As she launched into her opening number, I Feel the Earth Move, well, I did. Feel the move, that is. It has been that kind of week — New York Magazine’s The Uninhabitable Earth, the Guardian coverage of the sixth extinction, and then this morning, the news of the collapse of the Larsen C shelf, an ‘iceberg the size of Delaware,’ forming a new island. A small piece of the earth. Moving, we don’t know where or what else could change as a result.
For me, these events tend to crowd out the news about the G20 meeting, mounting cries of Impeach!, and anxiety over North Korea’s nuclear ambitions given the current state of our own governance. I know my own diplomat father who spent several months a year as a delegate to the Geneva disarmament talks in the late 50’s, would be turning over in his grave, if he had one. I put my trust in the quiet, behind the scenes, work of special counsel, Robert Mueller, to help bring a shameful chapter of our history to a conclusion.
That said, I found myself weeping when Carole King launched into It’s Too Late and the cameras panned over the faces of the immense crowd (estimated 65,000) of Londoners, many of them young, many of them singing along. For the same reason, I feel rocked by the sounds of little children in the playground right next to the AirBnB where I am currently living, and when I think about our teenage grandchildren — all children — whose lifespan may expose them to decades of life-threatening hypothermia, water and food insecurity, disease we had thought vanquished, and the breakdown of civil life. Maybe, as my friend (father, poet and blogger, The Green Skeptic), Scott Edward Anderson says (and not for the first time), “We’re toast!”
I was in the process of pounding out a post more in keeping with Transition Tales (Tip, Tools and Ideas for a More Resilient Future), about how decentralized solar power is bring electricity and positive change to parts of Africa, when Scott’s social media comment attached to the said link popped into the screen. Usually I ignore these, but I stopped writing and read the New York Magazine piece — “too scary,” “climate disaster porn, ” could spur cities into action or make people feel hopeless” — and that was that for the upbeat post I was working on. Even before the Guardian’s piece or today’s news from Antartica.
So, I put it to you readers: Do you agree it’s game over? Are we toast? Is it too late, baby? And if so (given that climate crisis denial is not an option here), what are you doing to keep your spirits up, to press on with your climate and political activism, to keep on keeping on. Seriously, I want to know because it has been that kind of week. Whatever you care to share, my comment section awaits. I’ll be there, yes, I will.
If you’re unfamiliar with the term reskilling, perhaps it has a Small-is-Beautiful, DIY, hippie commune, neo-Luddite, back-to-the-land vibe. What you may not know is that reskilling is bedrock for the Transition Movement founded by Rob Hopkins which holds that: “… in a carbon constrained and localized world, communities will have to provide for many of their basic needs which means possessing the skills to do so.”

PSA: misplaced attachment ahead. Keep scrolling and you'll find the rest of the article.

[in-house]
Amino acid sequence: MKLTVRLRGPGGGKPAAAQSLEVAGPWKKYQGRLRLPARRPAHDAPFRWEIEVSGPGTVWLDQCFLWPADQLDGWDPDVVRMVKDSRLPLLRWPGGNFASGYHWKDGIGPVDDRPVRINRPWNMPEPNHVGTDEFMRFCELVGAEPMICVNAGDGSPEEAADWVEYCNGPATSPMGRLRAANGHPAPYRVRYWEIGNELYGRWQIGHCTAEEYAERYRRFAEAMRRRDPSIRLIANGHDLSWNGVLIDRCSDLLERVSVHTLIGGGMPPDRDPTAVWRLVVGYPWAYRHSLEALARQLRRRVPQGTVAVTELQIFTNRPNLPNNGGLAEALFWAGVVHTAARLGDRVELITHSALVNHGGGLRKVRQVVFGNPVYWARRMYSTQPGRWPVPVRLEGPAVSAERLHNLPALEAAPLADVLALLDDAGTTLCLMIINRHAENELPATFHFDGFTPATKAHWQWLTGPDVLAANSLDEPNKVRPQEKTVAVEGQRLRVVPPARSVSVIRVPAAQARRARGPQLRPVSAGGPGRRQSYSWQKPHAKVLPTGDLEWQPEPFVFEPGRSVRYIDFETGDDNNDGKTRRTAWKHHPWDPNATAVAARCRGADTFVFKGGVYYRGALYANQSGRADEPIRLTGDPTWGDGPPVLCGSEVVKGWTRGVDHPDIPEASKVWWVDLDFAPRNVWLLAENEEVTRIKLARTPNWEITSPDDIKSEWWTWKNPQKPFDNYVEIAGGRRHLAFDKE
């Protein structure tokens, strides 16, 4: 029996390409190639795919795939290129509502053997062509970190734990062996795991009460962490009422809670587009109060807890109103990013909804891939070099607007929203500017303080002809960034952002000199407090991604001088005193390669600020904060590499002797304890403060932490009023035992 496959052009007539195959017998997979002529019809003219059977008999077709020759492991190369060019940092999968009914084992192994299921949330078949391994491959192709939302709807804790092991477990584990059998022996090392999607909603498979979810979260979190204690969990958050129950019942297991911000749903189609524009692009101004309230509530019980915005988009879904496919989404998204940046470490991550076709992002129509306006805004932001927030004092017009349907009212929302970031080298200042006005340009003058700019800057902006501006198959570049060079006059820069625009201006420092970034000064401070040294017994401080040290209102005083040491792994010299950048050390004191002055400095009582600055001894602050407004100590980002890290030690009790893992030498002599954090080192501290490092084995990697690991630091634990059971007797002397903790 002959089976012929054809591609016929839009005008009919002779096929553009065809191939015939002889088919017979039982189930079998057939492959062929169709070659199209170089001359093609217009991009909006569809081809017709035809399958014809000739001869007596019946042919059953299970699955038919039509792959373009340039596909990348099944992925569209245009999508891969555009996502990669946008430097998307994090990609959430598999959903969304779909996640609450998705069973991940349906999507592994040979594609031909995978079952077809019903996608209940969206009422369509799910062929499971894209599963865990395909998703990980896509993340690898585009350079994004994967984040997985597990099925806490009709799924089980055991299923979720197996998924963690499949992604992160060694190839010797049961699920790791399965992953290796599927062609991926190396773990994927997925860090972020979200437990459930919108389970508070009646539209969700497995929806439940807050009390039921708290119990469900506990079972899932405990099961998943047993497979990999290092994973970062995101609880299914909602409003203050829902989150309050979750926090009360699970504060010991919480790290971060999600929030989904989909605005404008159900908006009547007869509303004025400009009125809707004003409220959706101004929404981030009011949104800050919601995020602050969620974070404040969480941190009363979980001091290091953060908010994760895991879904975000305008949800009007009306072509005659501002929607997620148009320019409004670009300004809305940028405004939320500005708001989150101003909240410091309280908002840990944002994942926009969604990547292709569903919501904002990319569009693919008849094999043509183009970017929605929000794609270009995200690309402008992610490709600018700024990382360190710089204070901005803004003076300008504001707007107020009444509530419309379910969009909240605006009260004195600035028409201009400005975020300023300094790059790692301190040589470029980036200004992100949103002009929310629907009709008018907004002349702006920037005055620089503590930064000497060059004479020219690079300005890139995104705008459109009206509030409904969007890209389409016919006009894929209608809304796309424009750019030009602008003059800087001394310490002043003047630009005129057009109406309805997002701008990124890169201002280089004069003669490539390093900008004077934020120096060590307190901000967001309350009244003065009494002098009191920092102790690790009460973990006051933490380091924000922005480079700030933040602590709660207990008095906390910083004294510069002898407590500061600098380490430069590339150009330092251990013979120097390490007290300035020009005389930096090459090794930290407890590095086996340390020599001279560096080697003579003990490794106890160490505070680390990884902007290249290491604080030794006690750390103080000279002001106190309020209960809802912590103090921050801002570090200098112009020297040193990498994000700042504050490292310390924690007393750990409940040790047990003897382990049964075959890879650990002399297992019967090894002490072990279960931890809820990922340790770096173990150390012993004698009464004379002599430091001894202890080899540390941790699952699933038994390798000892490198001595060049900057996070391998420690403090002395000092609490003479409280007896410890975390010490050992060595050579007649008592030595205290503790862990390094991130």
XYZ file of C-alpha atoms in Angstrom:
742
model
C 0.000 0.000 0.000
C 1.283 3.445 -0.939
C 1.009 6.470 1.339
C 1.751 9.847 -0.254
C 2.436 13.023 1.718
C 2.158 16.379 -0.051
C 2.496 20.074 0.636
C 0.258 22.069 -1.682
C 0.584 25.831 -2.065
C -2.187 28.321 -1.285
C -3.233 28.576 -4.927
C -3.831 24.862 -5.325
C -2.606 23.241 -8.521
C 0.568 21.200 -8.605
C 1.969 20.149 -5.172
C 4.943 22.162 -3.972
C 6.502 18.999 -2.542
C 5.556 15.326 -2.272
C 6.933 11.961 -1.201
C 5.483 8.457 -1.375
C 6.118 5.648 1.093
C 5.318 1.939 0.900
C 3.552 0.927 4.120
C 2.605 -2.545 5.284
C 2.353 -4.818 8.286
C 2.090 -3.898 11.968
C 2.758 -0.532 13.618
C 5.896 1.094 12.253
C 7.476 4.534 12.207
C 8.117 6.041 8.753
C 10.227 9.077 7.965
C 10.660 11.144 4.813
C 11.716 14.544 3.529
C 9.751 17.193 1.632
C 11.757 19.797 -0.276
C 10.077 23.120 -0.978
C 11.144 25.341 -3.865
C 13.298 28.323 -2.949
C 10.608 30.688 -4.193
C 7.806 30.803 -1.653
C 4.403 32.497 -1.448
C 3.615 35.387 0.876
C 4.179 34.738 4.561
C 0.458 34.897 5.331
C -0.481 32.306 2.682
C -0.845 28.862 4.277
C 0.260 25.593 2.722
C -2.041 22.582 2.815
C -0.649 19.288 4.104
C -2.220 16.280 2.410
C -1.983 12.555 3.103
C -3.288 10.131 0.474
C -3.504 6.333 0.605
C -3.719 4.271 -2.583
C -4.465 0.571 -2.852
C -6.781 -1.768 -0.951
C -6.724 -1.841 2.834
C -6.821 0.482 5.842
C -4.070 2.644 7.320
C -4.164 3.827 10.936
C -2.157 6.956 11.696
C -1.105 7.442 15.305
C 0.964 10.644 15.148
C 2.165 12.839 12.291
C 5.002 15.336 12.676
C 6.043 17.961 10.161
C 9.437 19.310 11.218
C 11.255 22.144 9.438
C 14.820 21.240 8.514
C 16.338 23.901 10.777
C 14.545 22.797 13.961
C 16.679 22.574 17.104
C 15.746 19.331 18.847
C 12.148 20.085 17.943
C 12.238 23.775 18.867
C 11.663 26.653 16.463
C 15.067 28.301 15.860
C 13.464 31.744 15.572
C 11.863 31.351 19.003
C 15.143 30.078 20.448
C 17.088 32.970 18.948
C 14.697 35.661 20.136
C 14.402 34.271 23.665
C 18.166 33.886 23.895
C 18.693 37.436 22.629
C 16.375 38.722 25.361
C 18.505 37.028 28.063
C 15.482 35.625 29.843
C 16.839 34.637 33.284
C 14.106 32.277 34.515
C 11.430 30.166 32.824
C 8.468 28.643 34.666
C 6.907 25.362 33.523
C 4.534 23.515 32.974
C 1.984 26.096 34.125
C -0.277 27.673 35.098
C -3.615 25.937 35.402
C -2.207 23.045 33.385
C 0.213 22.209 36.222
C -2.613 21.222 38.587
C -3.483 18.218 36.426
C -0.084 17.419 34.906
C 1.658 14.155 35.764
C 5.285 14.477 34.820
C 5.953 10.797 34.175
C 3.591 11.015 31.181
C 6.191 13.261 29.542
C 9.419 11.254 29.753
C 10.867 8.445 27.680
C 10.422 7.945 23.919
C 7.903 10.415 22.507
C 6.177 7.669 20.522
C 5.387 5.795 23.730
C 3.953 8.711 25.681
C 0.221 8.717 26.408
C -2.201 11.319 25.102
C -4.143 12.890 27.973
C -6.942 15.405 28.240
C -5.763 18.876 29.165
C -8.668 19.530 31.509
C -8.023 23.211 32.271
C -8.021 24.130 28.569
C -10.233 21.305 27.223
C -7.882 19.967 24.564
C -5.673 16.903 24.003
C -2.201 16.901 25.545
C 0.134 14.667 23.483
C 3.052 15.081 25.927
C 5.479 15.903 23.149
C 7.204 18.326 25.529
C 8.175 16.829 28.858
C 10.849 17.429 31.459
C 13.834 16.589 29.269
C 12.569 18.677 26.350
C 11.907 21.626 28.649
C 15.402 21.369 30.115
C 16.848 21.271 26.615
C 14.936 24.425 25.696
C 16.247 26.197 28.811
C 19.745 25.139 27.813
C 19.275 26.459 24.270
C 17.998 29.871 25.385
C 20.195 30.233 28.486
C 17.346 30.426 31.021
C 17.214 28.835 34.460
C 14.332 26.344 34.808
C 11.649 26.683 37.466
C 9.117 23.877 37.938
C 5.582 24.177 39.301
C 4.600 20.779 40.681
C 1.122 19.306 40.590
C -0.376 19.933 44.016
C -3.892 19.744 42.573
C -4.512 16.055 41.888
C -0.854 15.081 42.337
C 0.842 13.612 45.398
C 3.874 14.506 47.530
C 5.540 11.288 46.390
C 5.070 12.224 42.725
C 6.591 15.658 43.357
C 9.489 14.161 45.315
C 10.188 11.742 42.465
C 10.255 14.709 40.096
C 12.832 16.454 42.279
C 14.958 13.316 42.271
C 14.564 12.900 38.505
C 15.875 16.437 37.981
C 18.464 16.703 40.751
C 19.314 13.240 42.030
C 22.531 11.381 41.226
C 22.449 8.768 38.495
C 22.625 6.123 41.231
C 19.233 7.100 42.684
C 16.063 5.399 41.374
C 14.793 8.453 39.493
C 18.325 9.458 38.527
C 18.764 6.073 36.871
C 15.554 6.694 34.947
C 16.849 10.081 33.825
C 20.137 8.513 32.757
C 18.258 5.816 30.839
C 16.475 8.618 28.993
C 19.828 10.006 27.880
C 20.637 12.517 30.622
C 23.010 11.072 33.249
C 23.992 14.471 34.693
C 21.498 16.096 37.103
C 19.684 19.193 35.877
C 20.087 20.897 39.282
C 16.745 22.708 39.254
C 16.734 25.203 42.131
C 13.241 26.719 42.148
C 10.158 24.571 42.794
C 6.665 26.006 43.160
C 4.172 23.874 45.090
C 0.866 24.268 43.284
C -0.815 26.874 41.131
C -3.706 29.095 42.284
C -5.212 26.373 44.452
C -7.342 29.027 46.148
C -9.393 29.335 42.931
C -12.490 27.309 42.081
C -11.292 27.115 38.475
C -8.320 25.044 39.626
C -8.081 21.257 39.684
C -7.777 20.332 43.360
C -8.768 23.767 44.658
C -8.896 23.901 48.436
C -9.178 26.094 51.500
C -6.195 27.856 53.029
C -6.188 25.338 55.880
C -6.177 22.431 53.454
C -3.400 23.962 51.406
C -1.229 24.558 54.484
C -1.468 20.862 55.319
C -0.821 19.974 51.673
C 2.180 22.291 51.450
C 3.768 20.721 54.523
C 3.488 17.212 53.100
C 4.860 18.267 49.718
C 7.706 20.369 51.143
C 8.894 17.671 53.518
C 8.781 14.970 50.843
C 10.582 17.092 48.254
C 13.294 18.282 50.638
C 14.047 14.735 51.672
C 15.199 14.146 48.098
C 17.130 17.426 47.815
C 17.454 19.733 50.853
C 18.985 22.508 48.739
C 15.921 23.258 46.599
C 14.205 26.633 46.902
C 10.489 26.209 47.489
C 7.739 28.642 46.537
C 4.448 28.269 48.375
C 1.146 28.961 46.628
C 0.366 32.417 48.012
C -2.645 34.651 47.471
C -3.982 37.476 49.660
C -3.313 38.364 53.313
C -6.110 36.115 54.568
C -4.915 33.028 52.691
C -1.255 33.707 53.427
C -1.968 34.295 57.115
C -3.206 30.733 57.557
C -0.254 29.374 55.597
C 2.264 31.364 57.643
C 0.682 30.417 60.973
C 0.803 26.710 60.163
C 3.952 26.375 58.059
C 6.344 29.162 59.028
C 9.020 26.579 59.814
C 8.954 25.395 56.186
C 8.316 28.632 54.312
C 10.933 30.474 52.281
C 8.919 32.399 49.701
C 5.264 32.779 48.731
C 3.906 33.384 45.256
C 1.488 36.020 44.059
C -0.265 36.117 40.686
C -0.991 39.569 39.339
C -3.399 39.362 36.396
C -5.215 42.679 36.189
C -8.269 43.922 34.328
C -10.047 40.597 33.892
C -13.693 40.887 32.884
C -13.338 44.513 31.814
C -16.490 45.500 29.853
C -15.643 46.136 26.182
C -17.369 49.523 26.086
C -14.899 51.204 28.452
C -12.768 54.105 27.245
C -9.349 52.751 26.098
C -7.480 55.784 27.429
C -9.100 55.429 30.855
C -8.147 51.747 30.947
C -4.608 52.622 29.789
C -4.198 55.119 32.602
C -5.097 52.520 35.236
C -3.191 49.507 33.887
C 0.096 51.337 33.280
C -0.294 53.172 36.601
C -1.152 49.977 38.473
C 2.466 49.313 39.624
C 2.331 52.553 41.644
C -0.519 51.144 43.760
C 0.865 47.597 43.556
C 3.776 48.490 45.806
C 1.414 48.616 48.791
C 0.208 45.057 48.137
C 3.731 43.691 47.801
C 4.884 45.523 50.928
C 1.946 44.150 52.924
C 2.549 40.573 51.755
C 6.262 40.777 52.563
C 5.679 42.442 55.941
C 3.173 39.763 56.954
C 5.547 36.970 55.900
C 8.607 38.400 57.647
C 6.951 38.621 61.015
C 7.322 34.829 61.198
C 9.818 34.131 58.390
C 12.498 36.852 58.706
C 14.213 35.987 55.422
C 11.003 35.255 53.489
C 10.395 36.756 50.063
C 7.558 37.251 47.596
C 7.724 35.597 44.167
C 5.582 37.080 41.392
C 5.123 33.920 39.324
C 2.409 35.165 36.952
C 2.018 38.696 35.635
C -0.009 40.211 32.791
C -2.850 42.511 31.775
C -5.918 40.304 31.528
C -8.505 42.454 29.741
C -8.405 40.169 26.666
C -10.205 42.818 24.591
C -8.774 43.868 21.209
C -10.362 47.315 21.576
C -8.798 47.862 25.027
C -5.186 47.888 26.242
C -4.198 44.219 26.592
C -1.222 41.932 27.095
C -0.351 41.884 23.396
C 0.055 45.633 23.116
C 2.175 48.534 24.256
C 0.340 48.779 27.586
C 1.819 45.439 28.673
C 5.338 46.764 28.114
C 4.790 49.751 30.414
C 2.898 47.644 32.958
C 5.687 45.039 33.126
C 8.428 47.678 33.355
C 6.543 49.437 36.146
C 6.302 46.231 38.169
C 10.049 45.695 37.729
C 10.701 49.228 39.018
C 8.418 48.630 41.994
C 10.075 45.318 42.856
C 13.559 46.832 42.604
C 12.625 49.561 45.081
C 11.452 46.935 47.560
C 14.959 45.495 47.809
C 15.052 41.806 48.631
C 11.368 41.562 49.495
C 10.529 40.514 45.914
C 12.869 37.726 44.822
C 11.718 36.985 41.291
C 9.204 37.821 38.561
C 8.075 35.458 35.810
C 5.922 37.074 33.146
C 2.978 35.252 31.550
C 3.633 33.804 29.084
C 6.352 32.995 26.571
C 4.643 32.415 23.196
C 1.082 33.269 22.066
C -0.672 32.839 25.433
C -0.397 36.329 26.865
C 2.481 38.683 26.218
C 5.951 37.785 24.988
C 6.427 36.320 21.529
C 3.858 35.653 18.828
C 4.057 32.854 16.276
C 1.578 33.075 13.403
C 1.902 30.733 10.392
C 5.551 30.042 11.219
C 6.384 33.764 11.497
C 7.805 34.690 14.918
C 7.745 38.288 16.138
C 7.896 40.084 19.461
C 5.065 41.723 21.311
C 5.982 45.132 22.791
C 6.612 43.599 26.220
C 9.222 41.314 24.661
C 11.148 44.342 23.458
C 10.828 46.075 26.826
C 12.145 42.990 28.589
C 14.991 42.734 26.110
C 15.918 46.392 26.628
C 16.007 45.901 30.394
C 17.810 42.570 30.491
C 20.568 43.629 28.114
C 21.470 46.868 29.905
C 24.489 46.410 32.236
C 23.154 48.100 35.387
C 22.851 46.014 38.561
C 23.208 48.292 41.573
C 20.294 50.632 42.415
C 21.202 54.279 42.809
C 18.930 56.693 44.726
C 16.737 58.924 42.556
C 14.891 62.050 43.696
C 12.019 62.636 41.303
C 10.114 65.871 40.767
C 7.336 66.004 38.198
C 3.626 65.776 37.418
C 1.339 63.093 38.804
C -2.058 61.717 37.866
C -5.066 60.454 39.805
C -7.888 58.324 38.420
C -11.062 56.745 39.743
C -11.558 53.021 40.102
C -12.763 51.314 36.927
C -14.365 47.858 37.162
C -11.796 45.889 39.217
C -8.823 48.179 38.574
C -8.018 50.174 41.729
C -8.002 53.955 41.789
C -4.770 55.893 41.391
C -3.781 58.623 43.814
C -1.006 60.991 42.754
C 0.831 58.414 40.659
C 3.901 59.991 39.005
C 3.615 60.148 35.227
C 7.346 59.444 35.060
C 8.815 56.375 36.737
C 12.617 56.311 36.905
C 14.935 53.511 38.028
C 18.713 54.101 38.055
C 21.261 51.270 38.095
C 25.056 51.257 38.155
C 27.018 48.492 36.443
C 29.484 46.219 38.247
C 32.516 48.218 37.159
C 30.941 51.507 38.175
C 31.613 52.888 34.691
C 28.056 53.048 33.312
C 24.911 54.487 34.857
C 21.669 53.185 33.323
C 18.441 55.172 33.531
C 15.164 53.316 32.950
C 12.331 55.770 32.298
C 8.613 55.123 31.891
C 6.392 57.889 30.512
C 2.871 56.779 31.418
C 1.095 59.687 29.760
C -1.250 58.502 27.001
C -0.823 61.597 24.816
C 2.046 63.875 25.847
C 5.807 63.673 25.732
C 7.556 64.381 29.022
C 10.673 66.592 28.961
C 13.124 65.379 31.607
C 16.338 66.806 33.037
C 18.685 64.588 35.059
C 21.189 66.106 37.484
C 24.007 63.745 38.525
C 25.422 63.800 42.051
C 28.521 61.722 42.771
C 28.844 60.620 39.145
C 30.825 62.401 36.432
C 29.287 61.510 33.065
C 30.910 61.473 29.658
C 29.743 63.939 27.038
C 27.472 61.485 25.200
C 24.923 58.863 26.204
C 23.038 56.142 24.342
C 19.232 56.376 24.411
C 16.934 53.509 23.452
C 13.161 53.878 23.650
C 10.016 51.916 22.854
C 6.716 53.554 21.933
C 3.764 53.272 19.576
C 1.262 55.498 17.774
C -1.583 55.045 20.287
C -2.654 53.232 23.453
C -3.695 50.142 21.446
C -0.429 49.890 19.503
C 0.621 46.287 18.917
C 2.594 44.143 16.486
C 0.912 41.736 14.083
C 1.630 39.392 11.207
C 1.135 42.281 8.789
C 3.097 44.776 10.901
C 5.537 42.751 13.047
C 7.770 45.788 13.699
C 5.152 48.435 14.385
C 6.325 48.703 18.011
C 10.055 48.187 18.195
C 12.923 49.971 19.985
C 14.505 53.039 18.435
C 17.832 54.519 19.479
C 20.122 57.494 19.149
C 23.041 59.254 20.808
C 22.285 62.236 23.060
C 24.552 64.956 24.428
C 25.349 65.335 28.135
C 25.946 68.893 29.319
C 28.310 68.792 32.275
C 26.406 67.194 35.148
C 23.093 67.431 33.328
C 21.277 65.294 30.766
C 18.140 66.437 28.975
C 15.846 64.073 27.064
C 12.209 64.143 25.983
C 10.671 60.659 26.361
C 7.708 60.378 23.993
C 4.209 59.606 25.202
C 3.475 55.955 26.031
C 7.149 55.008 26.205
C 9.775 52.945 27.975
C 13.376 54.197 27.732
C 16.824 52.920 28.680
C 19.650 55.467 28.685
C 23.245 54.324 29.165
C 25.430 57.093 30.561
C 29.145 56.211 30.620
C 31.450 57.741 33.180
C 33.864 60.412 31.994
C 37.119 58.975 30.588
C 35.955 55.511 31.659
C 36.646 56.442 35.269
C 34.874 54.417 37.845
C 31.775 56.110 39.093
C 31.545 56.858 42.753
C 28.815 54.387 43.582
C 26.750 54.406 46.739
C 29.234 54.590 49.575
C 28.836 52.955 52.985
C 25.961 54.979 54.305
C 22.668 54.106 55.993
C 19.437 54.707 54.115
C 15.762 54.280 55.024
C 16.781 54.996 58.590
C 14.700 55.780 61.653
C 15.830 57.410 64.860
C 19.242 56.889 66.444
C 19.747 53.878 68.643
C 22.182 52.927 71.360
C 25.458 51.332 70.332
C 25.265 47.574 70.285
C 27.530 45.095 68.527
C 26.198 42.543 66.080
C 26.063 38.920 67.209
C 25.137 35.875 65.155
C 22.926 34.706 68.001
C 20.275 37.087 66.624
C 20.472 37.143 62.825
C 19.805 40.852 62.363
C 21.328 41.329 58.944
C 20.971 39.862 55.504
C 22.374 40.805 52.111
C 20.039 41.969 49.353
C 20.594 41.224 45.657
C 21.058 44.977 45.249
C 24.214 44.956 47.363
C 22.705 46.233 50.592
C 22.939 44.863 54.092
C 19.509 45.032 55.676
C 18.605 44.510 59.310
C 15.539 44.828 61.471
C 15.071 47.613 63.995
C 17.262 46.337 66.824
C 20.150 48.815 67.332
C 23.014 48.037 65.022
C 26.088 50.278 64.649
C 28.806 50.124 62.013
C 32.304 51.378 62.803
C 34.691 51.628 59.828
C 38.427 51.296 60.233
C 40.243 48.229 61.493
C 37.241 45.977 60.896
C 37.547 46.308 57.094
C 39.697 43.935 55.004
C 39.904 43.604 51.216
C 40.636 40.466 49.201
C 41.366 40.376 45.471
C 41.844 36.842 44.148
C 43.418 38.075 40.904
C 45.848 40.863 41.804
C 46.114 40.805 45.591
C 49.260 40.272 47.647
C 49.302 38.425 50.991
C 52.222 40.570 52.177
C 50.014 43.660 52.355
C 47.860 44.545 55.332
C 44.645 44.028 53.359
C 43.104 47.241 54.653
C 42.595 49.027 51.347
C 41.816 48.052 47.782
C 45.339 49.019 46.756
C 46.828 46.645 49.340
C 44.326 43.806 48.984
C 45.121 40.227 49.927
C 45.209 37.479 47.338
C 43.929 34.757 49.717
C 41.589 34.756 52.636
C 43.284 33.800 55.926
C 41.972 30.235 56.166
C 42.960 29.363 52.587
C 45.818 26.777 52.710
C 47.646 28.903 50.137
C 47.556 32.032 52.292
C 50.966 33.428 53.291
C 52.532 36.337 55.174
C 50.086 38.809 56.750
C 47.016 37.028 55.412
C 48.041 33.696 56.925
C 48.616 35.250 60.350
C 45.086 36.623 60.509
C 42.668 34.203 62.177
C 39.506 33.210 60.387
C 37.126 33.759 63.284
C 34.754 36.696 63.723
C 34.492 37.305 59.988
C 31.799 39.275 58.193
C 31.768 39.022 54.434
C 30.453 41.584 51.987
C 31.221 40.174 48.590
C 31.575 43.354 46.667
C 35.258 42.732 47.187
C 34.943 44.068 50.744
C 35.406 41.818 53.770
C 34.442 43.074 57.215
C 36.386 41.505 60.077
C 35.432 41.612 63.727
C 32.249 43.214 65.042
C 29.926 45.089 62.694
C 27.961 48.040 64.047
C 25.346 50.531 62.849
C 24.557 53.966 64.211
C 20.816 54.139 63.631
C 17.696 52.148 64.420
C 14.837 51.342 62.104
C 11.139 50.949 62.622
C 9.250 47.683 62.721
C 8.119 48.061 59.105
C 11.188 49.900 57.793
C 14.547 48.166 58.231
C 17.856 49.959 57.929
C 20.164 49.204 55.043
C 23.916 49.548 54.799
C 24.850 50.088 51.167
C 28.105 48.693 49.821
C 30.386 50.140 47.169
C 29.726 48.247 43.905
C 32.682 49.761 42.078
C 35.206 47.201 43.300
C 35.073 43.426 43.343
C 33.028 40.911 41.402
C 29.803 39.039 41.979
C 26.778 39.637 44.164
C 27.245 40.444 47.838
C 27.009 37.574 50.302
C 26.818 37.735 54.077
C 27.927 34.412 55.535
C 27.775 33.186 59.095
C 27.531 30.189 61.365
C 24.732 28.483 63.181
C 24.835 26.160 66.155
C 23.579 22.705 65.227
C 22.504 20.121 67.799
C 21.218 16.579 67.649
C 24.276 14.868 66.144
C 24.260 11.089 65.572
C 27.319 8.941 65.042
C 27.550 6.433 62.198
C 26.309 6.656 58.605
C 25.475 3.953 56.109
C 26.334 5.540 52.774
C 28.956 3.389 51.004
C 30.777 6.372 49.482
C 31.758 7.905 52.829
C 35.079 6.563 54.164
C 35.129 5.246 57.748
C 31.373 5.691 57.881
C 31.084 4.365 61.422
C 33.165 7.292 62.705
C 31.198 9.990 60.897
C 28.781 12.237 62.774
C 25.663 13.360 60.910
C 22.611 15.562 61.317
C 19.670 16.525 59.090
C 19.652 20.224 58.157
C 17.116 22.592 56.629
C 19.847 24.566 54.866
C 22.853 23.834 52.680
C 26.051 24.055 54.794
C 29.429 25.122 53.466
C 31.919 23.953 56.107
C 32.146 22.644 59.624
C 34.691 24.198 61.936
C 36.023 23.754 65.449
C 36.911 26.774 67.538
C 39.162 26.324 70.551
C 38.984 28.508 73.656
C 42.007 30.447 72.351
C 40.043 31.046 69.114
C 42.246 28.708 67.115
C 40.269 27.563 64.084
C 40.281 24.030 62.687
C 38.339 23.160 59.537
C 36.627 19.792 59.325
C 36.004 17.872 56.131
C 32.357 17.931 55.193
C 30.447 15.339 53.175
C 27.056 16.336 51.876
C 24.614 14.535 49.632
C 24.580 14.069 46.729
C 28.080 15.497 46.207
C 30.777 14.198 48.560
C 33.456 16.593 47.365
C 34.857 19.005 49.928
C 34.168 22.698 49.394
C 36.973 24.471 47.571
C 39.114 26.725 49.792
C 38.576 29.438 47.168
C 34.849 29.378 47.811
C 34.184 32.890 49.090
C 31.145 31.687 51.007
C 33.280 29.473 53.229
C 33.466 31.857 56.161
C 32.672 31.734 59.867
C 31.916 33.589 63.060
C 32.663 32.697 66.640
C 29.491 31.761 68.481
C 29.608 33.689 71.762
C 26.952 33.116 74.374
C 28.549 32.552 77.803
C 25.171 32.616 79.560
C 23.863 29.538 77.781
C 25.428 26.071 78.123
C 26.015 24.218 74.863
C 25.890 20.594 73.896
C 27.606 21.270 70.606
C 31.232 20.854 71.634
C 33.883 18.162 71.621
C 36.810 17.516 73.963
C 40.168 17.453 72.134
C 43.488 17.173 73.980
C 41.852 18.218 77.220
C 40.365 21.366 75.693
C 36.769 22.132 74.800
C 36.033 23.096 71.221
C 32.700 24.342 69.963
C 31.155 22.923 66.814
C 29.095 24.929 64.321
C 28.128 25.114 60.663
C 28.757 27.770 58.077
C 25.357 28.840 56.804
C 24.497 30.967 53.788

Of course, basic needs are open to wide interpretation. For some of us, it means fast, reliable Wi-Fi. Some of my most adored people would put shampoo, conditioner and a hot comb on their list of essentials, right up there with waterproof eyeliner (mine!). I kid, but seriously, we are so used to enjoying potable water, hot showers and plug in everything, we don’t think twice about what it takes to produce them, or what happens if they for any reason become unavailable.
I think of reskilling as a way of reclaiming the know-how that previous generations – parents, grandparents, trusted elders — passed down to us, along with values like thrift, making-do, cooperation. If even some of us embrace down-shifting, cutting back on our demands for generated power, it just might give the earth a chance to recover from decades of over-extraction.
A lot of people have been energized by recent events and in my area, weekly demonstrations along the motorcade route to/from the so-called ‘winter White House’ were a thing, along with Town Hall Meetings, and steady pressure on one’s Members of Congress when s/he doesn’t speak for you. All good, all the time. But I believe quieter forms of resistance to consumerism and the damage it is doing, belong in the mix. Reskilling IS Resistance.
So, could you make fire if you had to? Milk a cow? Forage for wild food? Sharpen tools without electricity? How about capture wild yeast to make bread? Mend or repair clothing? Could you distinguish between edible or poisonous mushrooms, or navigate using a simple compass? If these sound like Boy Scout badges, bingo! The point is, there are as many ways to reskill as there are people willing to teach what they know. But don’t take my word for it.
Check out the Firefly Gathering (thank you, Dylan Ryal-Hamilton), in Asheville, NC which begins June 29 and goes for four days. Everything from Archery and Blacksmithing Basics to Zen and the Art of Wood Splitting, over 100 classes and still growing at this writing, are being offered. No one is saying this specifically in the FAQ’s but it seems obvious to me that people go there eager to teach, AND learn. I am excited about experiencing this event first hand…maybe next year.